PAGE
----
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Sunlight takes eight minutes to travel 93 million miles from its source to our troubled shores. Given the times we live in, I sometimes wonder if it’s worth the trip. (I suffer from Seasonal Affective Disorder.)
Once more our days grow longer, and just as surely our memories of the coldest winter in 20 years will soon grow shorter. I say, Goodbye, Old Man Winter. Good riddance. Take your stormy cohorts with you, and leave my corner of the world free in peace.
To celebrate spring’s arrival I’ve hung a solar-powered prism in my window. It has plastic cogs and wheels and see-through mechanisms. A battery of filaments harnesses its energy, spins its octagonal glass, and showers my living room with a spectrum of colors.
Red. Orange. Yellow … Colors twirl, dance and weave a collage of images and encounters …
MONDAY: I take a campus shortcut for breakfast and bookstore browsing. Along the way I’m amused to find a mouse sharing my (yes, my) sidewalk. As a matter of courtesy, I pause and acknowledge her perfect right to be what she is and where she is.
I watch without comment or censure. She — not sure whether big or small has the right of way — waits me out, her tiny eyes searching where best to nibble next. Sensing I respect all God’s creatures, she unhurriedly seeks shelter in a nearby parking structure.
Because of semester break the structure is empty. Cars, Jeeps, vans are gone – perhaps sparing her micro-mouse life for a few more days. She hides behind a lump of greasy ice, contracts into a furry ball, and shivers for all she’s worth. Helpless to assist, I move on. As usual, I will be asked for spare change on the street.
WEDNESDAY: Handsome Larry waves. Young. A friendly maintenance man. “Thank you for worrying about me. I’ve changed my mind,” he says, all smiles. “I called the Army recruiter and turned down the deal. I’m going back to school. The university pays 50 percent of tuition. I don’t want a uniform or a body bag. Not this year or ever.”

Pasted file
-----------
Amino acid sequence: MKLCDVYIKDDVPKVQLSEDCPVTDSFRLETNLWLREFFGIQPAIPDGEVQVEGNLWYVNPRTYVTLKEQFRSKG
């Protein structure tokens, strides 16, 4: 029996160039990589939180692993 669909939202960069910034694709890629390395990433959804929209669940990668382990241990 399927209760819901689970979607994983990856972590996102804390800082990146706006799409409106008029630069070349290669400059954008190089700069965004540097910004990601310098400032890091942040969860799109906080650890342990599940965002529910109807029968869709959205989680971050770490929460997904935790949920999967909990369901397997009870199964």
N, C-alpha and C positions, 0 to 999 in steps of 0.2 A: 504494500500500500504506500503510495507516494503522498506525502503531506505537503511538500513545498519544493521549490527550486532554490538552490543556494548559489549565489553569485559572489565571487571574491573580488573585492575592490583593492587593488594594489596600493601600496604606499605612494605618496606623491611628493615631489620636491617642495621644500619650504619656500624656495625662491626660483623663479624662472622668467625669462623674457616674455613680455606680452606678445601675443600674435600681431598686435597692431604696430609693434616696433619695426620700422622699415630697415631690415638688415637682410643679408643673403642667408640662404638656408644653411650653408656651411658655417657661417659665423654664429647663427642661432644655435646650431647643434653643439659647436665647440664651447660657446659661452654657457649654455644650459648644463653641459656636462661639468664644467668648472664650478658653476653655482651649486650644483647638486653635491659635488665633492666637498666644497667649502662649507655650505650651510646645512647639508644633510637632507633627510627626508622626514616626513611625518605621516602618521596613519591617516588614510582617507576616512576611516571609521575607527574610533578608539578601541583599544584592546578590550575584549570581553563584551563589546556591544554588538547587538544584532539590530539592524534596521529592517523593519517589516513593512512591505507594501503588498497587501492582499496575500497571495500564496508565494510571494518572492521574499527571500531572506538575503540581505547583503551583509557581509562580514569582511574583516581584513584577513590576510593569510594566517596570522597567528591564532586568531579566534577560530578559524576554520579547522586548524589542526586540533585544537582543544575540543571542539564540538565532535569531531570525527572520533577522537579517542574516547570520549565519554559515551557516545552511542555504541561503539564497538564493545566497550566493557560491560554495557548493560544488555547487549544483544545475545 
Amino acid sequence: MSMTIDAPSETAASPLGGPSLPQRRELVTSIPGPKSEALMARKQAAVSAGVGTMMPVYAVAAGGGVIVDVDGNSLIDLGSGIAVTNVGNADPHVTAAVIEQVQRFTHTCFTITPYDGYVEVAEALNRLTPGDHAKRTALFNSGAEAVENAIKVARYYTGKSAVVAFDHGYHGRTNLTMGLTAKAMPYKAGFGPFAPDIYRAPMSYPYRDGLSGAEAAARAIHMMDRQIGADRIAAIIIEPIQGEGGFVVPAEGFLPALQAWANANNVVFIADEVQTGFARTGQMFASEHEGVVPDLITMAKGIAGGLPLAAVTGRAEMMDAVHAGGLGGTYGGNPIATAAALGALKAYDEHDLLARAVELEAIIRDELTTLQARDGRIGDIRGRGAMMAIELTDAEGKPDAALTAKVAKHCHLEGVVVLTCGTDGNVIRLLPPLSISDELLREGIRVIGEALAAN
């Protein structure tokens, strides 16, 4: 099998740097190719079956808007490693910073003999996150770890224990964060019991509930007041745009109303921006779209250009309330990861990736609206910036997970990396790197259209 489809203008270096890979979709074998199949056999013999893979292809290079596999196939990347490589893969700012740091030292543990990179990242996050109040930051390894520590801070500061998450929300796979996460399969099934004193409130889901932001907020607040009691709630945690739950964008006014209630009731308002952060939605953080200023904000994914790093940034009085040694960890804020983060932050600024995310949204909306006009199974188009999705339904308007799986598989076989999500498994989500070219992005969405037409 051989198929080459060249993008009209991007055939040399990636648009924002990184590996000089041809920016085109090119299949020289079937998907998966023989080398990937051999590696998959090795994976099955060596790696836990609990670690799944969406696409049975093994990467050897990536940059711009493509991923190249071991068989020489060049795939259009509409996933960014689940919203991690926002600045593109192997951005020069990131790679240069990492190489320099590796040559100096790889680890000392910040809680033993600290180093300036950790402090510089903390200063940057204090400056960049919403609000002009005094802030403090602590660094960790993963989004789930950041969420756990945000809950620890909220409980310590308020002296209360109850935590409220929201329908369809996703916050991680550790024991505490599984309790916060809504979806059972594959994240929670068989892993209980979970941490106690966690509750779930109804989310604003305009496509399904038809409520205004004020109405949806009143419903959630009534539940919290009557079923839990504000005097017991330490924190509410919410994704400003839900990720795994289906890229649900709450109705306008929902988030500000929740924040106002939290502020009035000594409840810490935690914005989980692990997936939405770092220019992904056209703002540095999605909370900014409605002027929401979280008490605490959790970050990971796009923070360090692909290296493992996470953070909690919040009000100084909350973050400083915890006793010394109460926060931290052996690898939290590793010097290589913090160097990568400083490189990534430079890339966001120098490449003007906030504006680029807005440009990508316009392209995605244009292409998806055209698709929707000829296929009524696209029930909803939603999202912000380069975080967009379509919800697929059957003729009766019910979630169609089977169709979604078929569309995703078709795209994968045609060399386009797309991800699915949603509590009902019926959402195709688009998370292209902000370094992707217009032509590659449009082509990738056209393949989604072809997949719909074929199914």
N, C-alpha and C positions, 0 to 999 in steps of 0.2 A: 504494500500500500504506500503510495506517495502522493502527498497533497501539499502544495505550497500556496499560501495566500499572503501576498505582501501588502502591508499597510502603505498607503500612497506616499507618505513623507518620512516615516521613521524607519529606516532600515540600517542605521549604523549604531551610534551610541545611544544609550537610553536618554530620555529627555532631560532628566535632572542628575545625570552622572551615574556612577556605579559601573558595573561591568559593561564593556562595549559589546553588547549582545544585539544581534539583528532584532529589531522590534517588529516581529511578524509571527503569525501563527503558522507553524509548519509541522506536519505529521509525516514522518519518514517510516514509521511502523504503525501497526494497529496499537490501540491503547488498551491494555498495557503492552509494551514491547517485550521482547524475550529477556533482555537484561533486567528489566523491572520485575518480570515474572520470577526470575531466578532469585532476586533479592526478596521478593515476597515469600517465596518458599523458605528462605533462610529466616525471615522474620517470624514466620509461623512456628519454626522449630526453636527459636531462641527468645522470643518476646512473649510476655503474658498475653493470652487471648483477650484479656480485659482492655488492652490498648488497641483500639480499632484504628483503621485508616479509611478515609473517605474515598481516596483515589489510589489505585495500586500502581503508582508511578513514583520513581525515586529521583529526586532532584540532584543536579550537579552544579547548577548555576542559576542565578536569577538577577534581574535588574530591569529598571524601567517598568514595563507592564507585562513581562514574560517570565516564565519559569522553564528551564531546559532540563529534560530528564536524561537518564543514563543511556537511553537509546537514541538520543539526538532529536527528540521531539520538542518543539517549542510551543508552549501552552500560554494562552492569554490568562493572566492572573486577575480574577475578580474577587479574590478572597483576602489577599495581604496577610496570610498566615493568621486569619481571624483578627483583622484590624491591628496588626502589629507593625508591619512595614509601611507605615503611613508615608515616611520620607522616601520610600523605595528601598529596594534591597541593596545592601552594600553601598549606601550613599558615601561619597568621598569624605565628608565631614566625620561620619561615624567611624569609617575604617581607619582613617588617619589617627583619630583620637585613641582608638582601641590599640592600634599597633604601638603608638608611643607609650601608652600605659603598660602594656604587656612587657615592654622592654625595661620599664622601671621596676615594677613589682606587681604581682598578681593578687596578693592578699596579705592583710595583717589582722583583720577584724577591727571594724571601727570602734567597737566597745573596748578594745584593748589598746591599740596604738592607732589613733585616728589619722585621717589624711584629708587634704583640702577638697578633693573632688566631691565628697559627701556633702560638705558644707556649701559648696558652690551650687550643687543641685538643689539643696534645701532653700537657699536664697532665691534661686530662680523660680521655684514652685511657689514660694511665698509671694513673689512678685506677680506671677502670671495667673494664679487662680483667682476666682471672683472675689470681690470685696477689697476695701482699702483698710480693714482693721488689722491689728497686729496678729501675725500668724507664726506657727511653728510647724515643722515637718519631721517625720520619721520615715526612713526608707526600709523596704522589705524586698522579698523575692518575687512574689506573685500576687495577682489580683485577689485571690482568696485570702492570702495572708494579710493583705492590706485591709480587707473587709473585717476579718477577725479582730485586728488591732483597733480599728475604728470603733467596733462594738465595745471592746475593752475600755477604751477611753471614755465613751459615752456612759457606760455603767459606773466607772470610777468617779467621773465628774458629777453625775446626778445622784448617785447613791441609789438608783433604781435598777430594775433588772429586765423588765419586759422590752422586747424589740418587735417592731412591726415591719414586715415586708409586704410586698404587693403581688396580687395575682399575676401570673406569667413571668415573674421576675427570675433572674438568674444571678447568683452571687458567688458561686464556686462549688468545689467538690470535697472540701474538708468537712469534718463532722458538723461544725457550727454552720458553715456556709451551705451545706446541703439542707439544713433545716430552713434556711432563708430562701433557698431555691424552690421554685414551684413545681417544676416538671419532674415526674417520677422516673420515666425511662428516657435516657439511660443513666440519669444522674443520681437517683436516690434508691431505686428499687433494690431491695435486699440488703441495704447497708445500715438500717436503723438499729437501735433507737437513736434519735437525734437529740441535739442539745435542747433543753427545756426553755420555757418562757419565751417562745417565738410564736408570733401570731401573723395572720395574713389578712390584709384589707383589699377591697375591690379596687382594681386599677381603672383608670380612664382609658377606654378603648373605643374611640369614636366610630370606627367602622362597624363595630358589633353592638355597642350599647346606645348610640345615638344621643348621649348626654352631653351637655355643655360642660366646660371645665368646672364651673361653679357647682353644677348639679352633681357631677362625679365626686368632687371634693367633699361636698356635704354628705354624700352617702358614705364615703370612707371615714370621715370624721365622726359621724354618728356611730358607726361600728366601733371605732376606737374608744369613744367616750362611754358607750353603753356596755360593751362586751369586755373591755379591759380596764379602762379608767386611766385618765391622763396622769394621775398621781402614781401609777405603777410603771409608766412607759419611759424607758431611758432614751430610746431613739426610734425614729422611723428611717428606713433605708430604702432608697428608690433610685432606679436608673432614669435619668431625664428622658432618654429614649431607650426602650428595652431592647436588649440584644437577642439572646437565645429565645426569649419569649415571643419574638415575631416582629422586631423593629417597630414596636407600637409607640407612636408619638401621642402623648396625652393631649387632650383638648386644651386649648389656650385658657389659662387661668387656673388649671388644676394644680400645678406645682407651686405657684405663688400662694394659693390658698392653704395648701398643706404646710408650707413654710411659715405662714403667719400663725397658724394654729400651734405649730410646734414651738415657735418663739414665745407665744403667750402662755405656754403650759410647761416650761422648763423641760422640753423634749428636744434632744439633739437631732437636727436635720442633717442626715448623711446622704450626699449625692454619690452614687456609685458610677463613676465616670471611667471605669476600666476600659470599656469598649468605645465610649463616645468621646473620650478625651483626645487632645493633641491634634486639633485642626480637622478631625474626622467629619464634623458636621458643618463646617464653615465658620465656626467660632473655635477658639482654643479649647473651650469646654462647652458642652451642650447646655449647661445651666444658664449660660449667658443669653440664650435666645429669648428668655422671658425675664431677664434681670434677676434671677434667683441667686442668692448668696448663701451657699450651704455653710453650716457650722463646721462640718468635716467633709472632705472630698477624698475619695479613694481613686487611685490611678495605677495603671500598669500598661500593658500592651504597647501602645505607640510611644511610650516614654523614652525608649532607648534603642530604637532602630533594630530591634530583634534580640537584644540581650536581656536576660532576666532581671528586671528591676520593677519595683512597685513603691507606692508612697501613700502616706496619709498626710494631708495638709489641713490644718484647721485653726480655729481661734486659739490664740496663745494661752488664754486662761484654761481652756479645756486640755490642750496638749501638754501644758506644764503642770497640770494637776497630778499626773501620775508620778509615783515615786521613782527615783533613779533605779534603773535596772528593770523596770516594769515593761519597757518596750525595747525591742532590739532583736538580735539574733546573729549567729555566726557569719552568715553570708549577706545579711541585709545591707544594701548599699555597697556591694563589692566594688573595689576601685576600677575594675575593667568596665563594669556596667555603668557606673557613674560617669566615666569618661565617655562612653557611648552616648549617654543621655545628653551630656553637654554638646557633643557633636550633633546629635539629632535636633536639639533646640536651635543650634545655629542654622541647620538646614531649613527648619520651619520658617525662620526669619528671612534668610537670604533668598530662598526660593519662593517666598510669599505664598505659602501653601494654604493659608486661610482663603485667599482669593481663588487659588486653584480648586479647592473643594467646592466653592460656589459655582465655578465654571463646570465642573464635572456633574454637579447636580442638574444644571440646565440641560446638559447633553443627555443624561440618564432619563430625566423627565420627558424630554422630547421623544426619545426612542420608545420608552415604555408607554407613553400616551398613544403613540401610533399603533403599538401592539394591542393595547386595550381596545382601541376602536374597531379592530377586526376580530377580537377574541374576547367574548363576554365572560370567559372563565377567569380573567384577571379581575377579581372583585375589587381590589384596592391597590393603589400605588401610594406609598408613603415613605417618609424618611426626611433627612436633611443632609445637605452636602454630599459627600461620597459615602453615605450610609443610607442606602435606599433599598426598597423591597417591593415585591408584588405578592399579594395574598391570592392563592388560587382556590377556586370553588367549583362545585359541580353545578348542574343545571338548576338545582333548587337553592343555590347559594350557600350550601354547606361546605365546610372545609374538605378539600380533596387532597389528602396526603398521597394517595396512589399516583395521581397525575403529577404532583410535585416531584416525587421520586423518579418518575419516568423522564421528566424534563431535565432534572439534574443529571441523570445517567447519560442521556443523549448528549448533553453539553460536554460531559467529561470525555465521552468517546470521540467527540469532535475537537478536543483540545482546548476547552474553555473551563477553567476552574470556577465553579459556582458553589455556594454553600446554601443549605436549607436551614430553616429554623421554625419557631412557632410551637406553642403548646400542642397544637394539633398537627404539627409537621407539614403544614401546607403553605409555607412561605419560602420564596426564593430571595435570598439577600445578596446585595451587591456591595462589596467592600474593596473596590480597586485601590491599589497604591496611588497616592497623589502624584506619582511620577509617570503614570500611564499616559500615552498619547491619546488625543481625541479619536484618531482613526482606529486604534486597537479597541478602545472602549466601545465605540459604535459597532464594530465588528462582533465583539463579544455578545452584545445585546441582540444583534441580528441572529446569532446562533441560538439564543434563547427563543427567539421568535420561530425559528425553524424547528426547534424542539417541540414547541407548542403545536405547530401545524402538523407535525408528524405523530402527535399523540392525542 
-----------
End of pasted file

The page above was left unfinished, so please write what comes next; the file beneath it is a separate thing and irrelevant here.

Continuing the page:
THURSDAY: I’m among 40 PR and media types viewing “Magnificenza!” the Michelangelo/Medici exhibit at the Detroit Institute of Arts. Magnificent it truly is, and unquestionably a viewing opportunity not to be missed.
It’s 10 a.m. I have an hour to take in the glorious splendor of Late Renaissance Florence Art: its paintings, tapestries, sculptures, etchings, drawing and cameos.
Leaving my colleagues behind, I eagerly seek out Apollo/David, Michelangelo’s prototype for the world-famous statue of David.
I find Apollo/David, and for a few minutes, like a jealous suitor, I have him to myself. He is breathtakingly conceived and sculpted, beautiful to see, a splendid solar god of music, dance, poetry, and the arts.
For him, I just might leave family and friends and settle down for my sunset years in a villa in Florence (or an air-conditioned condo in Farmington, to be sure).
Bathed in overhead radiance, he seems to breathe, stretch, come alive. He is earthy, muscular, other worldly, five centuries young, heroic, timeless. I’m but one of his many admirers. We come and go, talking all the while of Michelangelo.
Welcome sweet spring. Let there be light!